Drug Companies Pay for Delay of Cheaper Generic Products
By Rachel Walden — December 10, 2009
Last week, TPMMuckraker ran a story by Zachary Roth, “Drug-Makers Paying Off Competitors To Keep Cheap Generics Off Market,” about the deals (sometimes called “reverse payment settlements” or “reverse settlements”) made between drug companies in order to keep generic drugs off the shelves after the original patents protecting the brand name drugs have expired.
As Roth explains:
When a generic drug is approved to come to market, the maker of the more expensive name-brand drug sues the generic for patent infringement. But instead of a conventional settlement, in which the generic pays the patent-holder to settle the claim that it infringed the patent, the payment goes the other way: the patent-holder pays the maker of the generic, in exchange for a pledge to delay bringing the generic to market.
As a result of these “pay-for-delay” deals, cheaper generic drugs are often kept off the market for a longer period than they otherwise would be.
While the TPM story doesn’t mention any drugs specific only to women’s health, Prescription Access Litigation provides at least one relevant example — a patent litigation/generic case from the late 1990s over the breast cancer drug Tamoxifen. The Centers for Disease Control and Prevention estimates that 46 percent of Americans used at least one prescription drug in the past month, so many consumers (male and female) are affected by drug prices on a regular basis.
There’s been little action in recent years on proposed legislation to prevent such deals. The “Protecting Consumer Access to Generic Drugs Act of 2009” — HR 1706 — was introduced earlier this year by Rep. Bobby Rush (D-Ill.), and so far, like similar bills introduced the past, it has not made it past the committee stage.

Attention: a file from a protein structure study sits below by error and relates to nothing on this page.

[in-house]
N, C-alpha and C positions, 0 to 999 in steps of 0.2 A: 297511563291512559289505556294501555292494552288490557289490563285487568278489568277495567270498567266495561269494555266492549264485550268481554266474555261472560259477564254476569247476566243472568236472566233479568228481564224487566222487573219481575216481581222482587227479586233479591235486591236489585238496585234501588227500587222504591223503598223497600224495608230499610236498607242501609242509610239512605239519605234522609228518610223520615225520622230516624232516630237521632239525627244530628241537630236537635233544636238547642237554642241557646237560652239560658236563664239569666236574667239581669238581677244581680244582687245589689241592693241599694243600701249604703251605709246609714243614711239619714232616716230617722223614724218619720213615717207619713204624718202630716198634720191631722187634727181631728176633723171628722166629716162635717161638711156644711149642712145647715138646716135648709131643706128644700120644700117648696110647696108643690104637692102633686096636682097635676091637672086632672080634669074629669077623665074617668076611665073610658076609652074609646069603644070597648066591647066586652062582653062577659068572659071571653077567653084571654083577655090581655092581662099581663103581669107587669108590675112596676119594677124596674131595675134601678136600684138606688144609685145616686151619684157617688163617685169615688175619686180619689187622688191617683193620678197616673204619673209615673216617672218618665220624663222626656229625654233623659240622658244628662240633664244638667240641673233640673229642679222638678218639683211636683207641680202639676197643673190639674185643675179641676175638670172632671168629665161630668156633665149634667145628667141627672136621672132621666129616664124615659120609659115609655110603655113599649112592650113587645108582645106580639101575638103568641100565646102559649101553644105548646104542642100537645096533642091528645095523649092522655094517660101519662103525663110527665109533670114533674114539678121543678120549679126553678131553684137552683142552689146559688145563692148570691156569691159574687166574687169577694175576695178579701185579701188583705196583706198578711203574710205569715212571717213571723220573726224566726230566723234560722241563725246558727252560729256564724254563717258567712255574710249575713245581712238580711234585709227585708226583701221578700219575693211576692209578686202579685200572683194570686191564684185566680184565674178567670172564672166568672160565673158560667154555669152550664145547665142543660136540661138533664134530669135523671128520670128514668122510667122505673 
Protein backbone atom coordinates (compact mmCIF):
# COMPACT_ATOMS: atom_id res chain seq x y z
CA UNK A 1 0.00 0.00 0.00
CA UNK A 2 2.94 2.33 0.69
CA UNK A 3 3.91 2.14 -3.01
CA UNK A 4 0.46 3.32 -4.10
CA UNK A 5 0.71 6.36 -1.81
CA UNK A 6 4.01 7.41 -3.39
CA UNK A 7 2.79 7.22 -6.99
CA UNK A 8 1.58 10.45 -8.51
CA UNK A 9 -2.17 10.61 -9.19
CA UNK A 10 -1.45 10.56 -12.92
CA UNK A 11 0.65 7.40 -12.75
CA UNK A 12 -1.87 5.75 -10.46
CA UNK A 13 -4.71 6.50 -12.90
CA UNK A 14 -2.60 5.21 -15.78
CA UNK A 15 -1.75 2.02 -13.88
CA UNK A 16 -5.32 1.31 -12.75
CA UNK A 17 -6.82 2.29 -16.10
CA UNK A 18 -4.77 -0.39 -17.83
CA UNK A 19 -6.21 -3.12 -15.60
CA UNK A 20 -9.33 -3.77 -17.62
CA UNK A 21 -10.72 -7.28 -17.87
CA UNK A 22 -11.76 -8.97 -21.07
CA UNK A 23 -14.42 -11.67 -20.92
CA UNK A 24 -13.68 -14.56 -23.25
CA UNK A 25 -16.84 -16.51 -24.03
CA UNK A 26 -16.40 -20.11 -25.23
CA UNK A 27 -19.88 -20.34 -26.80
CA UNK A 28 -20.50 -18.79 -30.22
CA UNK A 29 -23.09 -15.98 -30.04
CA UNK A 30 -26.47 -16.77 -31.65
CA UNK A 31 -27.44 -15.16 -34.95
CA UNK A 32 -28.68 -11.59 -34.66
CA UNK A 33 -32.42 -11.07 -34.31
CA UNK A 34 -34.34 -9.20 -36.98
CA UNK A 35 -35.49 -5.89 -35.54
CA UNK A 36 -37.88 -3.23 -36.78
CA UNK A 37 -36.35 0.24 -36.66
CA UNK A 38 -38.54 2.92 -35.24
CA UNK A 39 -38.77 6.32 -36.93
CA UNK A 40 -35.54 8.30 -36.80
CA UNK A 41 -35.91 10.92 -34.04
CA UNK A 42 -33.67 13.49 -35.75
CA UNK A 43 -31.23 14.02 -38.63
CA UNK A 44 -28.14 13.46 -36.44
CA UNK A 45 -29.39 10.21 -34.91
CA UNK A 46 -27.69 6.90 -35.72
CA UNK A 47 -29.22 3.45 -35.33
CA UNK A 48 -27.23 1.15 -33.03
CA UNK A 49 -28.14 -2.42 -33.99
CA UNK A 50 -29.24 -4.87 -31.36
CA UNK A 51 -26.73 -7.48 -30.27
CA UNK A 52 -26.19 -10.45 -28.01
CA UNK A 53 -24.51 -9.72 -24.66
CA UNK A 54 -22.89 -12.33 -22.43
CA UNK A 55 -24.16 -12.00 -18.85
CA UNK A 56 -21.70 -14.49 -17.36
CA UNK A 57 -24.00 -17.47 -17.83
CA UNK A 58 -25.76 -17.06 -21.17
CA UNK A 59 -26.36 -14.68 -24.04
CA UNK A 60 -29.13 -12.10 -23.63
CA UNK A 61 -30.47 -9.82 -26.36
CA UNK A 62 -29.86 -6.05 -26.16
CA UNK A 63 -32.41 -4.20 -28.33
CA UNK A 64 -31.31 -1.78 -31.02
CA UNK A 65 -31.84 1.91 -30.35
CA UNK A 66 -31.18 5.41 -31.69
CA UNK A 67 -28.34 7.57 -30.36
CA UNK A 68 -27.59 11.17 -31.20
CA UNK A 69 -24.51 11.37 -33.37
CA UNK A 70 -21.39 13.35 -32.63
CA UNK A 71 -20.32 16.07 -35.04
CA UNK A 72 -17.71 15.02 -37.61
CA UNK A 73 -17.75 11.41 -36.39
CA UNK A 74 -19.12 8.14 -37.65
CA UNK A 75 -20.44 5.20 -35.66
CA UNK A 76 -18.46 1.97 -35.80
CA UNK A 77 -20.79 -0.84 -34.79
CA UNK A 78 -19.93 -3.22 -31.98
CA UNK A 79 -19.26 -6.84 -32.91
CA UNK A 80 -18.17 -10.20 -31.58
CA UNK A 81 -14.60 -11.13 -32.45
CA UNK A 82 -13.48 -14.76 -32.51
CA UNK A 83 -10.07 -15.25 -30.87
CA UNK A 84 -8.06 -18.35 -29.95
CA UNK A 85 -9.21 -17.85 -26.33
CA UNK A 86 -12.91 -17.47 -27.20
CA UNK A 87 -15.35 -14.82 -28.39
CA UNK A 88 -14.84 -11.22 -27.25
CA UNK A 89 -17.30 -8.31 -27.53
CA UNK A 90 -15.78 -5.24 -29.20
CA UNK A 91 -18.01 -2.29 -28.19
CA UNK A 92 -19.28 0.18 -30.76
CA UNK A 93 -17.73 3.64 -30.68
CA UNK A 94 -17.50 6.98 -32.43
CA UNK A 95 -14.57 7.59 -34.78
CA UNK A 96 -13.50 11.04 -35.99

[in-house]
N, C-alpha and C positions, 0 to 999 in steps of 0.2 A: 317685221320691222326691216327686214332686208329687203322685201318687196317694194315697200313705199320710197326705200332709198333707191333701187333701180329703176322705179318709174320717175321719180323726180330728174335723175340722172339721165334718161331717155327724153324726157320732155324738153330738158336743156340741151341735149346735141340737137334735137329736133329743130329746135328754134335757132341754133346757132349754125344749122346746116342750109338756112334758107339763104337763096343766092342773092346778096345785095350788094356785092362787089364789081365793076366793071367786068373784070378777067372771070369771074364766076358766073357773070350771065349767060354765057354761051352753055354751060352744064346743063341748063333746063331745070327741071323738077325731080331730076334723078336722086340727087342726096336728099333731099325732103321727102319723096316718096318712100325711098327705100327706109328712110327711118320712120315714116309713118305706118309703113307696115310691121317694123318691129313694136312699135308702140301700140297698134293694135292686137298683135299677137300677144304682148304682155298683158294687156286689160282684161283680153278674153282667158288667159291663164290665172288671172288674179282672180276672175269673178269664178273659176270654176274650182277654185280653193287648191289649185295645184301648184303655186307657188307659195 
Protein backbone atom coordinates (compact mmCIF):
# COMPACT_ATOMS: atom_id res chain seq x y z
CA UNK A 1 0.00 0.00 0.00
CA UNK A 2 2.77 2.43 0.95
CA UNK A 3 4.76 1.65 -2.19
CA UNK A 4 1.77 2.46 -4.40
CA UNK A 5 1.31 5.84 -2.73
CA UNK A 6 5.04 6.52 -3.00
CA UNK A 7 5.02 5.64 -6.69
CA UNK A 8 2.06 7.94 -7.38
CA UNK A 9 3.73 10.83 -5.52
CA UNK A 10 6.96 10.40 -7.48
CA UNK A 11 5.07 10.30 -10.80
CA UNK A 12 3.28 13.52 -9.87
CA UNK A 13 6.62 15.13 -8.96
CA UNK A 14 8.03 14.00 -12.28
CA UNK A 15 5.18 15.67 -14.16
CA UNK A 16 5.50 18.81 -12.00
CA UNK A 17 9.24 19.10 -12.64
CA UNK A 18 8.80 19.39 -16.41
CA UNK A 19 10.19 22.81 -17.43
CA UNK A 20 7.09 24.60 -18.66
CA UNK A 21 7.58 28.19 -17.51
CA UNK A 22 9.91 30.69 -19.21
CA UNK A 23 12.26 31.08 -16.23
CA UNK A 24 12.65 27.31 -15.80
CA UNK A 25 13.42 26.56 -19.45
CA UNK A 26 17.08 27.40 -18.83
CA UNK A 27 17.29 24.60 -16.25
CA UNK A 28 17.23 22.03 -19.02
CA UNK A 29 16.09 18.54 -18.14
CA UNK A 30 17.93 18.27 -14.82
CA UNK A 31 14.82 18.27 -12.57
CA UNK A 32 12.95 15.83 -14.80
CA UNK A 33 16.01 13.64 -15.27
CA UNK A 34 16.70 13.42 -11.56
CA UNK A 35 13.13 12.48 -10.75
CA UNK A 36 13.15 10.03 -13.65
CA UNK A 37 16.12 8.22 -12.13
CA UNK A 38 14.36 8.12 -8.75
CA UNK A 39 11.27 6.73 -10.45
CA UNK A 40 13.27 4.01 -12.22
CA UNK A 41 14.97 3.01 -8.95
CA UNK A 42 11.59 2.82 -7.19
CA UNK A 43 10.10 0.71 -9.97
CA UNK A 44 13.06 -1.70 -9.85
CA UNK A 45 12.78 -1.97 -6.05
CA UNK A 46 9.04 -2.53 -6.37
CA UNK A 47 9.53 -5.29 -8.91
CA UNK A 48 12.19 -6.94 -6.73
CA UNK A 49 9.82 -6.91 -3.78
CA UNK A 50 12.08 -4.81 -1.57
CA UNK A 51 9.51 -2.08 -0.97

The House Subcommittee on Commerce, Trade and Consumer Protection held a hearing on the proposed legislation in March and apparently referred the bill on to the full Committee on Energy and Commerce, which does not seem to have considered it.
The Federal Trade Commission has also come out against the practice. FTC Chairman Jon Leibowitz said during a talk at the Center for American Progress in June that “American consumers would save $35 billion dollars over the next decade if these deals were banned.”
This past summer, the Department of Justice weighed in on one such case and concluded: “a settlement involving a payment to the alleged drug patent infringer in exchange for its agreement to withdraw its challenge to the patent and delay bringing its generic drug to market is presumptively unlawful and requires the defendant to offer justifications in order to avoid antitrust liability.”